The last movement of Arensky's Piano Quintet made me laugh. When I first heard it there was something rather humorous about ending a grand composition with a movement half as long as any of the others that starts as a powerful fugue "in modo antico" (meaning "in olden style") that runs out of steam after less than a minute. What was Anton thinking?!
First off, to write music "in olden style" during the Romantic era usually means you're about to hear some fugues. (In case you don't know, a fugue is when a melodic theme enters one instrument at a time in independent layers. It gets very dense very quickly.) Fugues are difficult to write (and difficult to listen to unless you practice) due to the very real possibility of cacophony when more than one melody is sounding at once, requiring a composer of exceptional skill. (This is part of the reason J.S. Bach, the mind-bendingest fugue-o-phile of them all, was revered in the history-conscious nineteenth century, and has remained so to this day.) So all this "in modo antico" in the last movement had me primed to expect some major counterpoint!
But... That doesn't actually seem to happen. First off, just by glancing at the average length of movements, the final one stands out for coming in at around 3 minutes, while the first three of the quintet average 6.5 minutes. Secondly... well, go ahead and give the piece a listen. Note the powerful beginning and, also, when the mood changes. I'll wait...
Finished? Ok! It's a nice piece, yes? Bold at the beginning. Then lush. Then a scintillating and joyous ending. But, what about that "in modo antico"? It starts as a long-striding fugue with a strong, easy-to-catch theme. And then at about 45 seconds, it just stops. Fugue done! And what does the rest of the movement consist of, you may ask? The lyrical middle part that builds to a lovely climax is actually a second movement quotation of the theme that is put through variations. Then the joyous part at 2:08 is a first movement quotation of the main theme complete with identical ending.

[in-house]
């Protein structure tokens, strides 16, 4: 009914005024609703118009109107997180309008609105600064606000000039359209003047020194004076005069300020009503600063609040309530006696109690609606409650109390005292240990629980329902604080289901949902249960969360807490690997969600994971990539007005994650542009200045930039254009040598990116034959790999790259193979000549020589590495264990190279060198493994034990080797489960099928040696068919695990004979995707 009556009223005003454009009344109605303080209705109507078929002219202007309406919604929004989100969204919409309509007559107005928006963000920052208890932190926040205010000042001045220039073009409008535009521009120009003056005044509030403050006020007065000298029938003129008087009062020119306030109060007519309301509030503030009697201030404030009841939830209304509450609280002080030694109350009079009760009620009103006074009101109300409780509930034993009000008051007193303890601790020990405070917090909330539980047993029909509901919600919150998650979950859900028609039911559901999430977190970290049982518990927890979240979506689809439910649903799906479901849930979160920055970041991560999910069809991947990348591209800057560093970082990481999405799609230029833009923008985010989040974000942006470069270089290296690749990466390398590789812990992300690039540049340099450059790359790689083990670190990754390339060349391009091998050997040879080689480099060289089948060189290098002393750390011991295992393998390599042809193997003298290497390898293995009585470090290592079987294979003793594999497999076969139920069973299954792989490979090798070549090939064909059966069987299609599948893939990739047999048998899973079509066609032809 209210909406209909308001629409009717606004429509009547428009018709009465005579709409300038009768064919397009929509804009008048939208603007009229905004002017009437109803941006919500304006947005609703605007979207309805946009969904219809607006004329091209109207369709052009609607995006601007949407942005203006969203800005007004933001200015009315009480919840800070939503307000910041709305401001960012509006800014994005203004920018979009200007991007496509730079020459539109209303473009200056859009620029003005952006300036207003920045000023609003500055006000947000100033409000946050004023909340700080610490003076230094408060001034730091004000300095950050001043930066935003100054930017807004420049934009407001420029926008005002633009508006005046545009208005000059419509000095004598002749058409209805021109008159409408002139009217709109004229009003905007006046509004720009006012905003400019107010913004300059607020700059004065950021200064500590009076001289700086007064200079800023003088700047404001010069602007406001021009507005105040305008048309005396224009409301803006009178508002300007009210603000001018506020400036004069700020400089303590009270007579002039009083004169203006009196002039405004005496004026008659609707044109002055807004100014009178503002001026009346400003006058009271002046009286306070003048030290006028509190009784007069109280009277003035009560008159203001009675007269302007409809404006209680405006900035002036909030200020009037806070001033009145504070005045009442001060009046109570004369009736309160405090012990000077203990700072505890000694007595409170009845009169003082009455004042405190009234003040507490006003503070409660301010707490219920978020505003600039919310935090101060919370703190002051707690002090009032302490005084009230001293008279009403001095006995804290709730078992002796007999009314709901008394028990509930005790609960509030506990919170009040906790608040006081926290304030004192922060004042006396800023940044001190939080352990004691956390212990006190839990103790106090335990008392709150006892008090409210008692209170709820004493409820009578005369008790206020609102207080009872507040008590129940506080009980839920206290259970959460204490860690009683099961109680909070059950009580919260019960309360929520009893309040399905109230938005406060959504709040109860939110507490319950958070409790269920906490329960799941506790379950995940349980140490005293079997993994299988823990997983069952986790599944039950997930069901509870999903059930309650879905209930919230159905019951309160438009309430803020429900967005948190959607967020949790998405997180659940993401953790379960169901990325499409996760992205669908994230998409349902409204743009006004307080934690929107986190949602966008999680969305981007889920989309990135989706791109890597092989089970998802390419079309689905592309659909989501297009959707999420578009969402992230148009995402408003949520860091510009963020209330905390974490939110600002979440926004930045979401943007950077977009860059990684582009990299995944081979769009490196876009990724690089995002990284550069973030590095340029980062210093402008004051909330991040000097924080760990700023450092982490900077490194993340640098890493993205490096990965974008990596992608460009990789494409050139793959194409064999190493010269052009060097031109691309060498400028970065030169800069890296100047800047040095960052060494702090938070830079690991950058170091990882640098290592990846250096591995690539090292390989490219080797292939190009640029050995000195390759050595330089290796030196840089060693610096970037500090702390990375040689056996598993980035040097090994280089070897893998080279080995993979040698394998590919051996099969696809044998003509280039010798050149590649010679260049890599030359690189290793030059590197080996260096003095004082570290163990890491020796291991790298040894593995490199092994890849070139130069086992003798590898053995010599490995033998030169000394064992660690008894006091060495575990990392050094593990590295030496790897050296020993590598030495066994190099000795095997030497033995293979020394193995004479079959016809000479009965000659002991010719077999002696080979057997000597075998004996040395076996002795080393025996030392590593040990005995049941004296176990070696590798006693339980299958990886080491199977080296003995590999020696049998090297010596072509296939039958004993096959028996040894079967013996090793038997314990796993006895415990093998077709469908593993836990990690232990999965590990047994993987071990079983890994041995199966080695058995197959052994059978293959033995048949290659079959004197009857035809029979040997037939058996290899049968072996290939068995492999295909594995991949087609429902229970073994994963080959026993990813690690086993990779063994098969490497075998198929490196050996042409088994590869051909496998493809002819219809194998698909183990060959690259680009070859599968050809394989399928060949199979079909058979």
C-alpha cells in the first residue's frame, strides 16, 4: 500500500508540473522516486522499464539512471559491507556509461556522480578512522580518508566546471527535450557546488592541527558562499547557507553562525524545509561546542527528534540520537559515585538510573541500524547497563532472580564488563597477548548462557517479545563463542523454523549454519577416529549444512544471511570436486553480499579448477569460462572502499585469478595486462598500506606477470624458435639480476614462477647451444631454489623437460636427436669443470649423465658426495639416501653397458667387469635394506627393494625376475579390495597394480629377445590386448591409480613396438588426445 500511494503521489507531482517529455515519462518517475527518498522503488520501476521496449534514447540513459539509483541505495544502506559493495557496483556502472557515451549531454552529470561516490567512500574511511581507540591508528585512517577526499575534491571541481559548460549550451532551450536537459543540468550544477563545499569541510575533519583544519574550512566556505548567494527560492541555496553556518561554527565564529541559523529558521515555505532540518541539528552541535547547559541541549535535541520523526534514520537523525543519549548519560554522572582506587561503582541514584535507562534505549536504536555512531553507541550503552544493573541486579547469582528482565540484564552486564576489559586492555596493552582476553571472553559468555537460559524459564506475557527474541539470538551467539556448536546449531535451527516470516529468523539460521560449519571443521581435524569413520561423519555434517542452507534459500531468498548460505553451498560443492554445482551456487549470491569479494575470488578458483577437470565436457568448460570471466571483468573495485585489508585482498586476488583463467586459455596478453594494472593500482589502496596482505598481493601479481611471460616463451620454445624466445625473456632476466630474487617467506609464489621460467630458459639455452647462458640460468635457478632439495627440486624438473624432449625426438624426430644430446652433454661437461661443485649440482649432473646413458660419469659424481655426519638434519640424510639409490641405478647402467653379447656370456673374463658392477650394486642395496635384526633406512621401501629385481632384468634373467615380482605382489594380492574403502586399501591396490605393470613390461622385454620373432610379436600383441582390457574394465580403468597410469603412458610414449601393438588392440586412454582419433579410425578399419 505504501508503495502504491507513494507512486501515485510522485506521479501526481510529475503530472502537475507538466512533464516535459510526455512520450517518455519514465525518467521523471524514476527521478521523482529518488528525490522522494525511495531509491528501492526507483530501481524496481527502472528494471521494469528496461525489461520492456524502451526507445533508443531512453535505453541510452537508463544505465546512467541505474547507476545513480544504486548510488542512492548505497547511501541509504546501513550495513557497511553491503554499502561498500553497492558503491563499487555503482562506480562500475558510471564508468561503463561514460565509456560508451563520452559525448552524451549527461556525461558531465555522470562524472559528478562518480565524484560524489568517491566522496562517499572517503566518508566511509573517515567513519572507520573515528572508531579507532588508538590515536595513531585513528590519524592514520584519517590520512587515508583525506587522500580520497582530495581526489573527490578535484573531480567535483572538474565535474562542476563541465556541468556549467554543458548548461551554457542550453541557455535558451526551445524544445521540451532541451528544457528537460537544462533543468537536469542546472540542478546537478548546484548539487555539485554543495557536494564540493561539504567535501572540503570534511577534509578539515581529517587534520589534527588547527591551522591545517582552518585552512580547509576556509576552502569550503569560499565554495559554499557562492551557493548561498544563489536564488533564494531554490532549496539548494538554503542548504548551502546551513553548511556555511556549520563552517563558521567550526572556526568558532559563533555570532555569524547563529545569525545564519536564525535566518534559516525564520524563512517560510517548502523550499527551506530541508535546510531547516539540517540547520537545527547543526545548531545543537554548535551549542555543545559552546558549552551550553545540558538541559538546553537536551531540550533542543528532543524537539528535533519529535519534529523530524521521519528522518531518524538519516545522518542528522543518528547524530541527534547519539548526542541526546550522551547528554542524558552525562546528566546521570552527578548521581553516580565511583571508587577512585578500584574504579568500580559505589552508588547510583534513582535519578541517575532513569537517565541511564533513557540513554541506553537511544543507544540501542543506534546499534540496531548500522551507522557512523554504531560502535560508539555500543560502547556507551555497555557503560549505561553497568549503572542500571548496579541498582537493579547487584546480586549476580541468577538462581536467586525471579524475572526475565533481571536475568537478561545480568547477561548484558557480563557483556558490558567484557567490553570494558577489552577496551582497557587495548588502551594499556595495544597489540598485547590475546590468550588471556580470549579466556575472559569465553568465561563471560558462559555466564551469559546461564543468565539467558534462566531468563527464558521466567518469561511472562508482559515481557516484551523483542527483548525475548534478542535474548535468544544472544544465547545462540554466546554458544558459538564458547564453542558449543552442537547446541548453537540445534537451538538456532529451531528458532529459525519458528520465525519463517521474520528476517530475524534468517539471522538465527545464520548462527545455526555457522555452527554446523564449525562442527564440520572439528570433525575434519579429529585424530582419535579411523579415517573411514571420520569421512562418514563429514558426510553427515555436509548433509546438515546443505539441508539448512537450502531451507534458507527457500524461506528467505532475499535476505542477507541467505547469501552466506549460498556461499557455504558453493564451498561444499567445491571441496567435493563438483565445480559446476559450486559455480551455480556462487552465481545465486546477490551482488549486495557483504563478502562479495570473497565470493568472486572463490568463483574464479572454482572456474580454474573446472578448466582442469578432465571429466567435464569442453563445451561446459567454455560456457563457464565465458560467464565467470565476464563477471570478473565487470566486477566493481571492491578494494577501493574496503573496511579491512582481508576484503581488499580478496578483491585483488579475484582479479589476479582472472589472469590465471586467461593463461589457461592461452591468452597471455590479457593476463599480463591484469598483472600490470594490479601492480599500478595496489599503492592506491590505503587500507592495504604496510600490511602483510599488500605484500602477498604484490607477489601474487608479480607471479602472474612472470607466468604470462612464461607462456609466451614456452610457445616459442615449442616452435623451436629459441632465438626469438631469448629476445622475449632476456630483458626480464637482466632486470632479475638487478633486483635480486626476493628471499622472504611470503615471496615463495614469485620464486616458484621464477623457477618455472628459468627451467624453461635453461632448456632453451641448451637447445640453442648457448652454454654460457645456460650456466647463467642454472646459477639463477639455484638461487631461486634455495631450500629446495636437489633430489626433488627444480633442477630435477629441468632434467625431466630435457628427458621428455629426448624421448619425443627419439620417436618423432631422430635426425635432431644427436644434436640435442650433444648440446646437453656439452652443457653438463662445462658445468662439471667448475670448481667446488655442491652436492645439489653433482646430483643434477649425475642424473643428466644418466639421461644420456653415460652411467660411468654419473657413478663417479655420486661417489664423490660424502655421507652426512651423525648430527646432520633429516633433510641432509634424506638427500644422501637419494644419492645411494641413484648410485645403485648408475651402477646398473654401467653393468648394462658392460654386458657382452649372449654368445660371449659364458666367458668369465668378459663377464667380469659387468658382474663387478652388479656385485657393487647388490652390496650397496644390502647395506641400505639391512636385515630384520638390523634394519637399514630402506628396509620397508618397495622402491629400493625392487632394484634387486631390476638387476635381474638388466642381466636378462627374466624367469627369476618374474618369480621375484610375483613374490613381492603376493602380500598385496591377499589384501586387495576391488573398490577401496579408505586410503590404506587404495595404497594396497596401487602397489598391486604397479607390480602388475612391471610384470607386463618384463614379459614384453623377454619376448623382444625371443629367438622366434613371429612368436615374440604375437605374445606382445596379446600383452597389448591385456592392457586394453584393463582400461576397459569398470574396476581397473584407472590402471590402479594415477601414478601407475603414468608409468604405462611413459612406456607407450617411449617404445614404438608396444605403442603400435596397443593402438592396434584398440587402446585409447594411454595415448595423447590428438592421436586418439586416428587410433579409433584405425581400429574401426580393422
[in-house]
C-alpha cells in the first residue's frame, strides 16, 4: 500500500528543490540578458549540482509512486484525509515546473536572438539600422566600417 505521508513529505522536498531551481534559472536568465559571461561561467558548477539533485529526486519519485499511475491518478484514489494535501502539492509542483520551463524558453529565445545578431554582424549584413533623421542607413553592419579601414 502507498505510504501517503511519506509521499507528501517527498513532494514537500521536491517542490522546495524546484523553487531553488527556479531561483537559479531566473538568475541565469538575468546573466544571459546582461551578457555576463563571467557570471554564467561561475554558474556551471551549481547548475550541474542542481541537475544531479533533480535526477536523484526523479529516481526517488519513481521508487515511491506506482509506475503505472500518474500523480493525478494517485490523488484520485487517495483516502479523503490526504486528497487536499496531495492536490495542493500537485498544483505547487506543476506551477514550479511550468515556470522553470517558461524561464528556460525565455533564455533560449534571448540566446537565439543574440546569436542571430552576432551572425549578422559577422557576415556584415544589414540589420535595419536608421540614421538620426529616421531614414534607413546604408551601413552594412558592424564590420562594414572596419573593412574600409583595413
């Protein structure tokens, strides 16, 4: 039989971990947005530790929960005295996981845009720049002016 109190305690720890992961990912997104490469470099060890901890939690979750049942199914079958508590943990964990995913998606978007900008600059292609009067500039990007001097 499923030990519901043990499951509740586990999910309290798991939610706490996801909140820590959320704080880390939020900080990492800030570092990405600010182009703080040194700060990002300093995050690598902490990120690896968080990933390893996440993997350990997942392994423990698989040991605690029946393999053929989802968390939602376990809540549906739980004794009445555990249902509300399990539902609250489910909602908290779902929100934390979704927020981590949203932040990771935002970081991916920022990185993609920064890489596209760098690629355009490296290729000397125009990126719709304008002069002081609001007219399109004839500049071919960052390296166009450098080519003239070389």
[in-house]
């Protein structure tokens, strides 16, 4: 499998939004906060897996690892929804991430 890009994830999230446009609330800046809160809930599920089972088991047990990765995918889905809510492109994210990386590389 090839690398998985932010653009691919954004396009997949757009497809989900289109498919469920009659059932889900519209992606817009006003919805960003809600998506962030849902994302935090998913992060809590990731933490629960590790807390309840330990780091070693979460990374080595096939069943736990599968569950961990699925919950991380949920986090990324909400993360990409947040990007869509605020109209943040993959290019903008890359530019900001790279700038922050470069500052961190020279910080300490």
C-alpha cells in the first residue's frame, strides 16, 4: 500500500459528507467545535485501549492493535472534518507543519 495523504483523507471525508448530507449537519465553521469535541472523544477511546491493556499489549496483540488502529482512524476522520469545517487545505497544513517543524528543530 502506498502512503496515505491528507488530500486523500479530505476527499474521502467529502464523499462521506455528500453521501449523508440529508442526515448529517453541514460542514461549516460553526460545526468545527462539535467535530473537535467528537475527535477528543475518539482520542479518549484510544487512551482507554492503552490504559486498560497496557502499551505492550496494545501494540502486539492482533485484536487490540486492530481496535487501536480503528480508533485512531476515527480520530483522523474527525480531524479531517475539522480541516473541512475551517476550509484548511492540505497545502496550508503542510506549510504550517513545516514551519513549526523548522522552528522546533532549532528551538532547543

It was as though Arensky said to himself, "For this last movement I will write a fugue in the grand style of Bach! [The sounds of writing, frustrated "humpfs" from composer, the crumpling of paper.] You know what? Forget it! I've got about 45 seconds of fugue; why not just get this thing done and bring back some of those sweet Romantic-sounding moments I wrote from earlier movements?"
That's how I heard it at first. But I've actually changed my mind. The actual fugal part of Arensky's finale may be short, but the true significance resides in the theme itself. Because if you listen to the whole composition, you realized that you've heard that theme before. Check out the first 5 seconds of the piece, a salutation in the piano that bursts onto the scene without further elaboration.
It's the fugue theme!
Now listen to a grand climax that brings the Theme and Variations movement to a fierce halt. Start at 4:20. It's the beginning of the seventh variation with some galloping triplets in the piano with the theme entering staggered first on the viola, then violin 2, then violin 1. (It's not technically a fugue, but the effect is rather dense and contrapuntal.) The intensity increases to 4:48 where, in a fit of fortissimo, the piano plays some dramatic chords, that are answered by lunging runs in the strings before everything comes crashing down in a fortississimo haze.
It's the fugue theme!
This knowledge will change the way you hear. The appearance of this odd fragment in the first and second movements will be heard as presages of the final fugue theme. And the return of sections from the first and second themes in the last movements can then be heard as simply returning the favor. The stunted last movement becomes a matter of equilibrium and retrospection. You could even say that it reframes "in olden style" to draw attention to the temporal nature of the musical experience... #mindblown